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I'm sure that folks are just waiting for me to chime in here. There are, for some reason, a lot of Lee Pro (slow) 1000 users here. Must be some kind of Lee vortex happening. You might have the same good luck as many here have, or more likely, you'll have the same bad luck as I and many, many others have. The priming system bites. Teh happy owners say "It works as long as you keep it full" Well, I don't like the idea of having to stop every 10 or 20 primers to top it off. My Dillon works 'till I run out, thank you. The priming system is DANGEROUS. The primer about to be seated has no controls over it, so it can land on the punch sideways, upside down, off to one side, you name it, and get crushed (or go off!) when you try to seat it...all with 100 primer buddies right next to it with no guard! My Dillion has a double metal encased tube, about 2" from the primer being pressed into the case, and has a cup that contains the primer, so it doesn't get a catty-whampus crooked. The lid to the Slow 1000 primer tray wears quickly, and pretty soon the lid won't stay on well, so you have primers running for their lives all over your bench. The case feeder isok when working, but if not it can be a PITA. I don't see how placing a case into my Dillon one at a time is any slower than this POS. The collator supposedly helps speed up the loading oc cases. The stock powder measure is a joke. You get maybe two applicable loads per powder with their auto-disk There goes any experimentation. You can upgrade this to an adjustable charge bar, but it wil of course cost you. There's no provision for the punched out spent'll either have to make a hole in your bench to allow the primers to fall through into a recepticle, or take the press off the bench once every 200 rounds or so to clear them out. Nice, huh? A real press will take account for this. The Lee Slow 1000 has a one or two year warrantee (I've forgotten now), and the service is less than stellar for sure. My Dillon has a lifetime "no BS" warrantee, and they mean it! Any thing goes wrong, even if it's your fault, and the part is on it's way, free of charge.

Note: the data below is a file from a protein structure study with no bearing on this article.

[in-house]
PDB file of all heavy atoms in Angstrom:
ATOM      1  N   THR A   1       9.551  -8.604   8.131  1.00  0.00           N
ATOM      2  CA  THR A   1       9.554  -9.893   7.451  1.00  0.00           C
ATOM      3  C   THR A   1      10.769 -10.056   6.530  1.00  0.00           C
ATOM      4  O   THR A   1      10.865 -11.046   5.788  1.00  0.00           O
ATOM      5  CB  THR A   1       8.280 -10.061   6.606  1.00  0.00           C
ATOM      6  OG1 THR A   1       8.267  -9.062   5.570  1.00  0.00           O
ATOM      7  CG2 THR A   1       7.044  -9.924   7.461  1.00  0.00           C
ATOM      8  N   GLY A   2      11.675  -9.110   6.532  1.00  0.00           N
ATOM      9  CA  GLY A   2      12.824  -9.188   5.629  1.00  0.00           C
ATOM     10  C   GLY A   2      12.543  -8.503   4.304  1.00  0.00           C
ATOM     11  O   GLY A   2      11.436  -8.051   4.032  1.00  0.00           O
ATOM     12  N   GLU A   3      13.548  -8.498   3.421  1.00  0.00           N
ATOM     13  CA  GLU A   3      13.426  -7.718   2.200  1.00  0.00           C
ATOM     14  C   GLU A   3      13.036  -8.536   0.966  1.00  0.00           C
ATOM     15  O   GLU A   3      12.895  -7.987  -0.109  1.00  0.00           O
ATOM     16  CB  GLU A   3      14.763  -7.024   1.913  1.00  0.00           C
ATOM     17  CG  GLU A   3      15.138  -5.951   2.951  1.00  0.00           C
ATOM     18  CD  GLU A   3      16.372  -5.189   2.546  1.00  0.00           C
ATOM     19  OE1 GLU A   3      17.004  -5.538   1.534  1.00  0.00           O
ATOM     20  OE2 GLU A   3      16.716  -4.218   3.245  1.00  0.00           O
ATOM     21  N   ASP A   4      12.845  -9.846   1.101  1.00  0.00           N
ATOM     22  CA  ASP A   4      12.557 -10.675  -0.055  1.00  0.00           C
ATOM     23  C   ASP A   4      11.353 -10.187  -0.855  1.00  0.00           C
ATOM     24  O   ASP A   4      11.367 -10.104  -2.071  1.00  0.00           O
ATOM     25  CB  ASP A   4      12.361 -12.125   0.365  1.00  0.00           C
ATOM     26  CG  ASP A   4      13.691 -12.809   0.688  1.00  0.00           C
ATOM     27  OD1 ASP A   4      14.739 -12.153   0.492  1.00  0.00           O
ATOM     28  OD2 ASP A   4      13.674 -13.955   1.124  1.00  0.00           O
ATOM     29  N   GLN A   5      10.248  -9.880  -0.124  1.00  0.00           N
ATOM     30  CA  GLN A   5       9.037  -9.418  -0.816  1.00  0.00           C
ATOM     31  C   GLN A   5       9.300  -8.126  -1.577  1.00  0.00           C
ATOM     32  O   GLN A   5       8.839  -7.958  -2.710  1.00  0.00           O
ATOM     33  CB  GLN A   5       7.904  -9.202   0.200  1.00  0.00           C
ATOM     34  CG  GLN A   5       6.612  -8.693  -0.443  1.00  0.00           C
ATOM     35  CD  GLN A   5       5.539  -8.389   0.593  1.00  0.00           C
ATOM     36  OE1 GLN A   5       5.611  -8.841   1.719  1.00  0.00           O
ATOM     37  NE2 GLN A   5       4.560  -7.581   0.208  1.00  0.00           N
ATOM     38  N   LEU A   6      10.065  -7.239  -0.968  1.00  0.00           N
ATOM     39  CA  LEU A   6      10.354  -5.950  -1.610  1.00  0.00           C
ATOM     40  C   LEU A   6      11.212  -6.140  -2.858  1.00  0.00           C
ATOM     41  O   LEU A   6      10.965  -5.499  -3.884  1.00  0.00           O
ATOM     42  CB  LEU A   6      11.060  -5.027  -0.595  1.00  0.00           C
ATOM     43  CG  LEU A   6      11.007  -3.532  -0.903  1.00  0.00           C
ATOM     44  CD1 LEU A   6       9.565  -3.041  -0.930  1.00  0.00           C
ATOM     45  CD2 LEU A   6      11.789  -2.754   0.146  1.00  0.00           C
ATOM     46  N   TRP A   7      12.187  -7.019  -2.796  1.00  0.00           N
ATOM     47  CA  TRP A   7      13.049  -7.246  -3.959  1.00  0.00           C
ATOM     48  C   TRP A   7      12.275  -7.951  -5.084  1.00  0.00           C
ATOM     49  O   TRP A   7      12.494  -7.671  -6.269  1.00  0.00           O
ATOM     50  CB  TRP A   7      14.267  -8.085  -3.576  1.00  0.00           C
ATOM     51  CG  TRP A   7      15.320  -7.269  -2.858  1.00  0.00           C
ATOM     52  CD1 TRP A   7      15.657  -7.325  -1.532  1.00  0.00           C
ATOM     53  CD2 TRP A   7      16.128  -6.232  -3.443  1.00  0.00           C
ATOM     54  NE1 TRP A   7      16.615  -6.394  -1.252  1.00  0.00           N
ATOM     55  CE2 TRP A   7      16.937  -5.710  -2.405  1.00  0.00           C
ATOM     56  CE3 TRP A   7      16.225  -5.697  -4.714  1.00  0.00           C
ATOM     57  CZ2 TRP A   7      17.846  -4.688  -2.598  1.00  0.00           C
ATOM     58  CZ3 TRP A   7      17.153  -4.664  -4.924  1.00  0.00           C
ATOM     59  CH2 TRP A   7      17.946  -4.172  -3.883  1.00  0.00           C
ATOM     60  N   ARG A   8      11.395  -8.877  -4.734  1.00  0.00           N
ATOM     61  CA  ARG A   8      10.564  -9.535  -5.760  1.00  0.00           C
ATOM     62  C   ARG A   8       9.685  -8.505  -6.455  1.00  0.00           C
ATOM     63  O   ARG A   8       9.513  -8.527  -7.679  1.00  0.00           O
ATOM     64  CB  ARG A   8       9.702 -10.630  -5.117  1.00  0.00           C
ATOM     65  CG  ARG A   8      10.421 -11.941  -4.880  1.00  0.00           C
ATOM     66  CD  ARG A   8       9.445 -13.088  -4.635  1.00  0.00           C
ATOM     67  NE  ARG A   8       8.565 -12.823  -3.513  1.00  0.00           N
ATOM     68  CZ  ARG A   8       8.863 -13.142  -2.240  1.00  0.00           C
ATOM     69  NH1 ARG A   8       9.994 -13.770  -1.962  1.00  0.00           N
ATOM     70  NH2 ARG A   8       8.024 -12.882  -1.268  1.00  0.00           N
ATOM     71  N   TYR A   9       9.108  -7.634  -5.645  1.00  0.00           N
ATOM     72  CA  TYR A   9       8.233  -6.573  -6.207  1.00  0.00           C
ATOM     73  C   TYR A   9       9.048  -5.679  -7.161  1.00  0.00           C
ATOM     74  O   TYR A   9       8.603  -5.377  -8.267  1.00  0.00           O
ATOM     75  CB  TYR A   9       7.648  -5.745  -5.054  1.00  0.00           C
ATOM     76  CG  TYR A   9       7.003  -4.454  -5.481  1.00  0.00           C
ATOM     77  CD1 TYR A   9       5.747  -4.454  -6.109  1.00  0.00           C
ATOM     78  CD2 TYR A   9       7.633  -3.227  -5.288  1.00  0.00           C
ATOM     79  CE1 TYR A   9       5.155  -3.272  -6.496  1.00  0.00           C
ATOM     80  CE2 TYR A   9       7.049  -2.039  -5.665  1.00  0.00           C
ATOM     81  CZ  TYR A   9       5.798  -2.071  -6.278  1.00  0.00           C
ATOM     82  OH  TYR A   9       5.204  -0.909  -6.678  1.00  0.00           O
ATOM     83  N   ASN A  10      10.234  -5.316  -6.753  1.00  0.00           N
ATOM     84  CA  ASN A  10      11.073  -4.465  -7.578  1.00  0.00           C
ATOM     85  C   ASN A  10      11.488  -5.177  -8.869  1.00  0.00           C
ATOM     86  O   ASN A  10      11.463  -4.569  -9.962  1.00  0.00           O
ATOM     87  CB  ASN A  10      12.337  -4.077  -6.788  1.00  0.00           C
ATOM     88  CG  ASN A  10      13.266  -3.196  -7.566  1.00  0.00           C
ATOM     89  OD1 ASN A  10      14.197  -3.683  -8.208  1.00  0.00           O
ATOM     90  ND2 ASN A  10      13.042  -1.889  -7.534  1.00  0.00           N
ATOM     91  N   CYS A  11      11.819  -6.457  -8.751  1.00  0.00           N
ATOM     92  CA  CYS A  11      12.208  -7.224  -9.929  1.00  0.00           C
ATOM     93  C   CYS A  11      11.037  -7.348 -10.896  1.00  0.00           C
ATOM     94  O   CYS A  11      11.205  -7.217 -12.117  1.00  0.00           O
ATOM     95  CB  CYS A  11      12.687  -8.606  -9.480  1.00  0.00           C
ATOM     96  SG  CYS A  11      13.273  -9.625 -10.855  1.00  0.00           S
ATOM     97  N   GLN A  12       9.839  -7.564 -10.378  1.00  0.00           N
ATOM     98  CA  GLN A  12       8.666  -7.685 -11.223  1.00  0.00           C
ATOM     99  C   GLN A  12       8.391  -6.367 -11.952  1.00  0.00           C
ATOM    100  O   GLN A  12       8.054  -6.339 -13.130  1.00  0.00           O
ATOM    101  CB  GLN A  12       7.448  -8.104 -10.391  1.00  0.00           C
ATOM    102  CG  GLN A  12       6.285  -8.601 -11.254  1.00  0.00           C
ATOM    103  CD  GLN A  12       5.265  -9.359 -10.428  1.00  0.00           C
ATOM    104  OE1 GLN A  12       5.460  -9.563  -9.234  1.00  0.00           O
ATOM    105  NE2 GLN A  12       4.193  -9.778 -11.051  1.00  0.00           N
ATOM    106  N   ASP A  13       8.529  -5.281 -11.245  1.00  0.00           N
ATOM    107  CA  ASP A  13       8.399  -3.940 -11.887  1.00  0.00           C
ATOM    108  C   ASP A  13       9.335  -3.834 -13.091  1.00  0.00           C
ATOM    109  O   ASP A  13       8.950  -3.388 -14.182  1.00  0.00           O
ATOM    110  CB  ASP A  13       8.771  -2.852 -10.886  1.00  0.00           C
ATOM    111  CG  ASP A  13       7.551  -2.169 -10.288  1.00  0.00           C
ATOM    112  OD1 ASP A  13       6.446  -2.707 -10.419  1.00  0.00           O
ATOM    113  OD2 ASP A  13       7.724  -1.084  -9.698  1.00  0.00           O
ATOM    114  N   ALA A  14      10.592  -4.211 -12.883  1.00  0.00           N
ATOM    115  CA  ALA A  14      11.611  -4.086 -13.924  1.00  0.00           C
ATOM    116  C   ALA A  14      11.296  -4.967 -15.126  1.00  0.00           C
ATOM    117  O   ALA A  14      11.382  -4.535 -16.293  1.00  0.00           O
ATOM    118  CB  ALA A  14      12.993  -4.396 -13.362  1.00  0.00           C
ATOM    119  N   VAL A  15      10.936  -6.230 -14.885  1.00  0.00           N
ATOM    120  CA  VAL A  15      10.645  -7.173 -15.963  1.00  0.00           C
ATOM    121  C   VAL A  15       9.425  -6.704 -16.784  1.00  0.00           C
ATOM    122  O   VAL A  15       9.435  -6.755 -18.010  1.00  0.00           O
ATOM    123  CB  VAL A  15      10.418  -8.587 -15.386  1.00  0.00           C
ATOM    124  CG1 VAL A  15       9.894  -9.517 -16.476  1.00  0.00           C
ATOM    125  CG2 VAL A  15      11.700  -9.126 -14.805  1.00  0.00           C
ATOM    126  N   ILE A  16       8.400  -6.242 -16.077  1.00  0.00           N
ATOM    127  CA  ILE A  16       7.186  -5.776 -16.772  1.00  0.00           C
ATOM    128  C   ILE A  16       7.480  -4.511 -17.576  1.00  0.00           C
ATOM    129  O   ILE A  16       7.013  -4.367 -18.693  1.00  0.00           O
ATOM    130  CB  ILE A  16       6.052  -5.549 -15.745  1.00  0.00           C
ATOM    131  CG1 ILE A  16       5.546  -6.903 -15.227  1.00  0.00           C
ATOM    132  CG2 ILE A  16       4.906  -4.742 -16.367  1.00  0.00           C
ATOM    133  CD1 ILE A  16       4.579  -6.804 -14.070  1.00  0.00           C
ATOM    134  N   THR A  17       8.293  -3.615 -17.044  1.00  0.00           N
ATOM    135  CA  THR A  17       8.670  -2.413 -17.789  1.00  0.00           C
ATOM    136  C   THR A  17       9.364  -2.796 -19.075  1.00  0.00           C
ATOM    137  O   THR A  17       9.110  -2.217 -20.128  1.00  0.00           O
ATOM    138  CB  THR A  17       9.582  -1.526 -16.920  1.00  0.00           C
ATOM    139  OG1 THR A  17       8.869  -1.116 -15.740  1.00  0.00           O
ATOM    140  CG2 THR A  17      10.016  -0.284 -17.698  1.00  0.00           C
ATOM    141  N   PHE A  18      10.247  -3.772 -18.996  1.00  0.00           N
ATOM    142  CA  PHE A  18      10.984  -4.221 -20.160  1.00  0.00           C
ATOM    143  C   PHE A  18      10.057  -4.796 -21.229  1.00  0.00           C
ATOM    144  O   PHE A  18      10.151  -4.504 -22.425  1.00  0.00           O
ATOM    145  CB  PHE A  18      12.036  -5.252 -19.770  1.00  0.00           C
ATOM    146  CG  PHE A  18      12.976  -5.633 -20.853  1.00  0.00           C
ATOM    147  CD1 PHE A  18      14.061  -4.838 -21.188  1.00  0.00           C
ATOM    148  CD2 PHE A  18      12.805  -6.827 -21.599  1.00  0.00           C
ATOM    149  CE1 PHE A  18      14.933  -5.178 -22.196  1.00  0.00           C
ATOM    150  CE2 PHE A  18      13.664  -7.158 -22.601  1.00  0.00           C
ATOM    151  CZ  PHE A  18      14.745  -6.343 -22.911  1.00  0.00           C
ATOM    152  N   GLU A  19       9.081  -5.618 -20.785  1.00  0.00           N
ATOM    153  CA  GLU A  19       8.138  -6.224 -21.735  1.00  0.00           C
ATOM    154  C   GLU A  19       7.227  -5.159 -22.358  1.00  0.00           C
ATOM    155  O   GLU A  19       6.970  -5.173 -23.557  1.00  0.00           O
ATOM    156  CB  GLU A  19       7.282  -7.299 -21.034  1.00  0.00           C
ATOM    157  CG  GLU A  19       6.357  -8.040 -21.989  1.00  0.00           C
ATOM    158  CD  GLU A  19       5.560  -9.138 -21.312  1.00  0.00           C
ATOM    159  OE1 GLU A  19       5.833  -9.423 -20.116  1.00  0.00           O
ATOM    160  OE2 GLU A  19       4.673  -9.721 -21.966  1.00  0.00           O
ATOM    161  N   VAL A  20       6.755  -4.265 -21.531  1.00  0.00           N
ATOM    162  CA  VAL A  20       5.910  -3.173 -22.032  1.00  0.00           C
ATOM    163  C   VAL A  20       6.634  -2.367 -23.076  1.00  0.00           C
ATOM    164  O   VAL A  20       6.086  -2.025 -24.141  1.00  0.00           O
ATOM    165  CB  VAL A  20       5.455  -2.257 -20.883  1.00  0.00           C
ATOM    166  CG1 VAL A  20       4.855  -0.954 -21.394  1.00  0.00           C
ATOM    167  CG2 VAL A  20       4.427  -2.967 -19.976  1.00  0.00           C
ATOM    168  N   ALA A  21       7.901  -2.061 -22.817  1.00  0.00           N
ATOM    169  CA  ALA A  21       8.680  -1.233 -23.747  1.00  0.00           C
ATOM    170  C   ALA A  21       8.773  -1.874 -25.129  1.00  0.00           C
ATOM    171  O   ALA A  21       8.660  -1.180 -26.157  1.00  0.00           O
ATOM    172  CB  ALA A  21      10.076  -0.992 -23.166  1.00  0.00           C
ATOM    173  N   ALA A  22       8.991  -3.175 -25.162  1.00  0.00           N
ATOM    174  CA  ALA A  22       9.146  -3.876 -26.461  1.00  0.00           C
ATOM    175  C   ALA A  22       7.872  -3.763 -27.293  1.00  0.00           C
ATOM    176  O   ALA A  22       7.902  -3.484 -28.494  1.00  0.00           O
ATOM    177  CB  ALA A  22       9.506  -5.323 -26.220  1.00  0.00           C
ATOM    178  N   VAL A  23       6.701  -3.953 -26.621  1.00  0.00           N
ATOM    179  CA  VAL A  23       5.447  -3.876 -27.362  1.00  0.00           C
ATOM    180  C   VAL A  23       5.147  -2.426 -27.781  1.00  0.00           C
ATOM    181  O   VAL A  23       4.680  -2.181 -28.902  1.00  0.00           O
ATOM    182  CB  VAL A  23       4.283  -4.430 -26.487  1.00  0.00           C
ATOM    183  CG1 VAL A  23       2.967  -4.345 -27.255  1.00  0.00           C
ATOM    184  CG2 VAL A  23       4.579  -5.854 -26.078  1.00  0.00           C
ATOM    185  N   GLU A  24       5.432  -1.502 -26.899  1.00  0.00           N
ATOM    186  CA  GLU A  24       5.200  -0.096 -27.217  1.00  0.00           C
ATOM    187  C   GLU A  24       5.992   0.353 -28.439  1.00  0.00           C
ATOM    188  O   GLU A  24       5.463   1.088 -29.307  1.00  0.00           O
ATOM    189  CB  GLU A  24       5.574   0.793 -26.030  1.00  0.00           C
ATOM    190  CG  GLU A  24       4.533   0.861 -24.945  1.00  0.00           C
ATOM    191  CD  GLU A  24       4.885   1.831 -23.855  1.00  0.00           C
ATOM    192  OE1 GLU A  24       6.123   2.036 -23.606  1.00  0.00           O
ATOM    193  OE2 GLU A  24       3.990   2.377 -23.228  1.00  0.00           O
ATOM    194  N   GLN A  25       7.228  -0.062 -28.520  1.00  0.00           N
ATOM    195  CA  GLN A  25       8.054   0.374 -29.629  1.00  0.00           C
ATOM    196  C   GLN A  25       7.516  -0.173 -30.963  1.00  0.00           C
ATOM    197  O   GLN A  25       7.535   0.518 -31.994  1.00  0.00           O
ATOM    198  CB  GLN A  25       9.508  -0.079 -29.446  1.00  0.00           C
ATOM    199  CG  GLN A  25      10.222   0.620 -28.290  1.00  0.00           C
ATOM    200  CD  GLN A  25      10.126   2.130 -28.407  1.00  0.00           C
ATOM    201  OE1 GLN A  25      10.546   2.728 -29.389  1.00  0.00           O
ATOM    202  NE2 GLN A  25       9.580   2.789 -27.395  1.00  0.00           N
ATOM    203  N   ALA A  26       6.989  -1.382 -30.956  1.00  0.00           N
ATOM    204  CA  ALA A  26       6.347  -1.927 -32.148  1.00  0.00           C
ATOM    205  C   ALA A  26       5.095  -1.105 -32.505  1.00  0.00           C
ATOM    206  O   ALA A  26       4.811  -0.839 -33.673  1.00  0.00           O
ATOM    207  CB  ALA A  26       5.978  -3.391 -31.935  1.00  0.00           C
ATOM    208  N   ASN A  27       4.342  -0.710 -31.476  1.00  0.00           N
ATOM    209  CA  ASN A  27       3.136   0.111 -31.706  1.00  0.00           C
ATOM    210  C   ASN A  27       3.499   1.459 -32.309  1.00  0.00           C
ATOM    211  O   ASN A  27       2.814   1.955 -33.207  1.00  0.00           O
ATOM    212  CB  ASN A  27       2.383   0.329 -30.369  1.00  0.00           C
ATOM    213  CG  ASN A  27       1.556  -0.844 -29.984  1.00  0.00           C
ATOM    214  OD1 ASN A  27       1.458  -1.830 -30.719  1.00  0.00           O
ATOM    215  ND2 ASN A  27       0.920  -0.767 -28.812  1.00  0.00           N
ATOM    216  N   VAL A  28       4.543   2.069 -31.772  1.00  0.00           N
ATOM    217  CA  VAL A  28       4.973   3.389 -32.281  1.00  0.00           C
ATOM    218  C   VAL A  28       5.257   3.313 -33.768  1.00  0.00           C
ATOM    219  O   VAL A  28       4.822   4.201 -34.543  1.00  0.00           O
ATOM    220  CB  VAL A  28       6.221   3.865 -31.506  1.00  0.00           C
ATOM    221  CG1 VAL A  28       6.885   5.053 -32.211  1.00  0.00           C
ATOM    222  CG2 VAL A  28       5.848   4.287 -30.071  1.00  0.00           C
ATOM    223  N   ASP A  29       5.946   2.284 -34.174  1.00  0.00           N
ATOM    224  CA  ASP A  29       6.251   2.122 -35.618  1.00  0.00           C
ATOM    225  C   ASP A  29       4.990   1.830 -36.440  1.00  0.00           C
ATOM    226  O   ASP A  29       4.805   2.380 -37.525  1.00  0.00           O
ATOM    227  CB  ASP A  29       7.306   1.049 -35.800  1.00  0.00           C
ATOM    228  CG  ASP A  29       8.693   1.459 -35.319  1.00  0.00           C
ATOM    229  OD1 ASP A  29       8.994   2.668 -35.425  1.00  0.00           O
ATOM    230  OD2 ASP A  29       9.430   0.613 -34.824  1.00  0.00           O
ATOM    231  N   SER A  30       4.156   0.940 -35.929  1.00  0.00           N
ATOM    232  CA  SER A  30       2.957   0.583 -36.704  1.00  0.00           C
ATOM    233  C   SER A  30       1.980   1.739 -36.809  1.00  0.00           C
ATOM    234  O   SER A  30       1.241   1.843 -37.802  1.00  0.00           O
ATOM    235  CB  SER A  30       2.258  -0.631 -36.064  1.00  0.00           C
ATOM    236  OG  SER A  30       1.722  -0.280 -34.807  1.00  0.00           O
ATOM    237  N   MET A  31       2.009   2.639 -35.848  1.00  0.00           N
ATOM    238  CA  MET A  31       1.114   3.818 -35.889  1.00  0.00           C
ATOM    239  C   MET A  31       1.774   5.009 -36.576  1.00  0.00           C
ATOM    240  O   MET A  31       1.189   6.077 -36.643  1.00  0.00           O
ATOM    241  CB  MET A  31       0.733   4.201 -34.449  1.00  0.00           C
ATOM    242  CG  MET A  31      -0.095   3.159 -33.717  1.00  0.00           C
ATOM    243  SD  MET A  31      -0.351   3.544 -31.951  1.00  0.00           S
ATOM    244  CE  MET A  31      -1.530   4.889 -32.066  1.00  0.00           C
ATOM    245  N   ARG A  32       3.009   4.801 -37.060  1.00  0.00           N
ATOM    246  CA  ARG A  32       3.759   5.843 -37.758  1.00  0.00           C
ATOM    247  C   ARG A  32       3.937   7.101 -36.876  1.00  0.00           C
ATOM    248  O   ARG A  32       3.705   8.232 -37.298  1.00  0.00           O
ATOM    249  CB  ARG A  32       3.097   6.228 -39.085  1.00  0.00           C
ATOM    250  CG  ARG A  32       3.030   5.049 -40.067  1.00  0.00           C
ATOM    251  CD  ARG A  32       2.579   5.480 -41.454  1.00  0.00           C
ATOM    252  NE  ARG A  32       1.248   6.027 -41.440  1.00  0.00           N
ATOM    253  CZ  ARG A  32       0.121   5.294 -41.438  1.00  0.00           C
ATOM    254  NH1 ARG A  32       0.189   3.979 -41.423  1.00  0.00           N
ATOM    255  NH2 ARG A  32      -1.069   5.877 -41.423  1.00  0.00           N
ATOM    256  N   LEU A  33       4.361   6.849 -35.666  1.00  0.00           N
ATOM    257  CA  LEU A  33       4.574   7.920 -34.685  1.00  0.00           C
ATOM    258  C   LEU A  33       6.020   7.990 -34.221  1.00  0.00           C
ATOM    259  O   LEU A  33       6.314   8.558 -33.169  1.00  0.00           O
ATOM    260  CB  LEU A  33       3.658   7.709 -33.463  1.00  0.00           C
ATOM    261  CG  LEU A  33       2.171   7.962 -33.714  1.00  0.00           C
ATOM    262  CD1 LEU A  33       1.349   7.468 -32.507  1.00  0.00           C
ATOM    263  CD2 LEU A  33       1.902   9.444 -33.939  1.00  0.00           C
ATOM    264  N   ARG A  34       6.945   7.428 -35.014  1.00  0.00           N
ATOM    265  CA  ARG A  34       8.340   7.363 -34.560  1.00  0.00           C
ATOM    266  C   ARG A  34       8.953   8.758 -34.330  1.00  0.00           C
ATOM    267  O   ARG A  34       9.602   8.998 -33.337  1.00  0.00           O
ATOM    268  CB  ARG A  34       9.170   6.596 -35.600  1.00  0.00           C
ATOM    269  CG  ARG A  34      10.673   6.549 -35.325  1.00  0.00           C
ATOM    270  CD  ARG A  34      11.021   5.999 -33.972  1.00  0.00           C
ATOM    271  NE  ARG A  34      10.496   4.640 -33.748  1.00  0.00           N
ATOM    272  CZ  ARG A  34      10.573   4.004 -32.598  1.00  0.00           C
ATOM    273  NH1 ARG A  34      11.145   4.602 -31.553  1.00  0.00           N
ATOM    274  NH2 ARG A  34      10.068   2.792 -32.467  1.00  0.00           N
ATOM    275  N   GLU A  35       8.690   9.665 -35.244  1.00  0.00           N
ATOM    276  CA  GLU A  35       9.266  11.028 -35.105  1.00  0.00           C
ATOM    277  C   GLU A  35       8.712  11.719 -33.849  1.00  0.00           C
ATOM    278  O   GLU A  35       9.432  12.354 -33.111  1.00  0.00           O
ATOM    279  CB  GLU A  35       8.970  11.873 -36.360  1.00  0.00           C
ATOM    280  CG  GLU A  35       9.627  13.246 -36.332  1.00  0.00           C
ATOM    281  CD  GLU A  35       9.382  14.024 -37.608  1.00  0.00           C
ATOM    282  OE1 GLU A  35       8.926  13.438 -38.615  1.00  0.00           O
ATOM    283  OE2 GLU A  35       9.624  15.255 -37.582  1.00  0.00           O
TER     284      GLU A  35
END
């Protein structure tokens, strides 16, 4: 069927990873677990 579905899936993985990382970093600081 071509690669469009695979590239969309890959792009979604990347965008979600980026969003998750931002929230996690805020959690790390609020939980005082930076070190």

Why I have such a grudge against the Lee Slow 1000: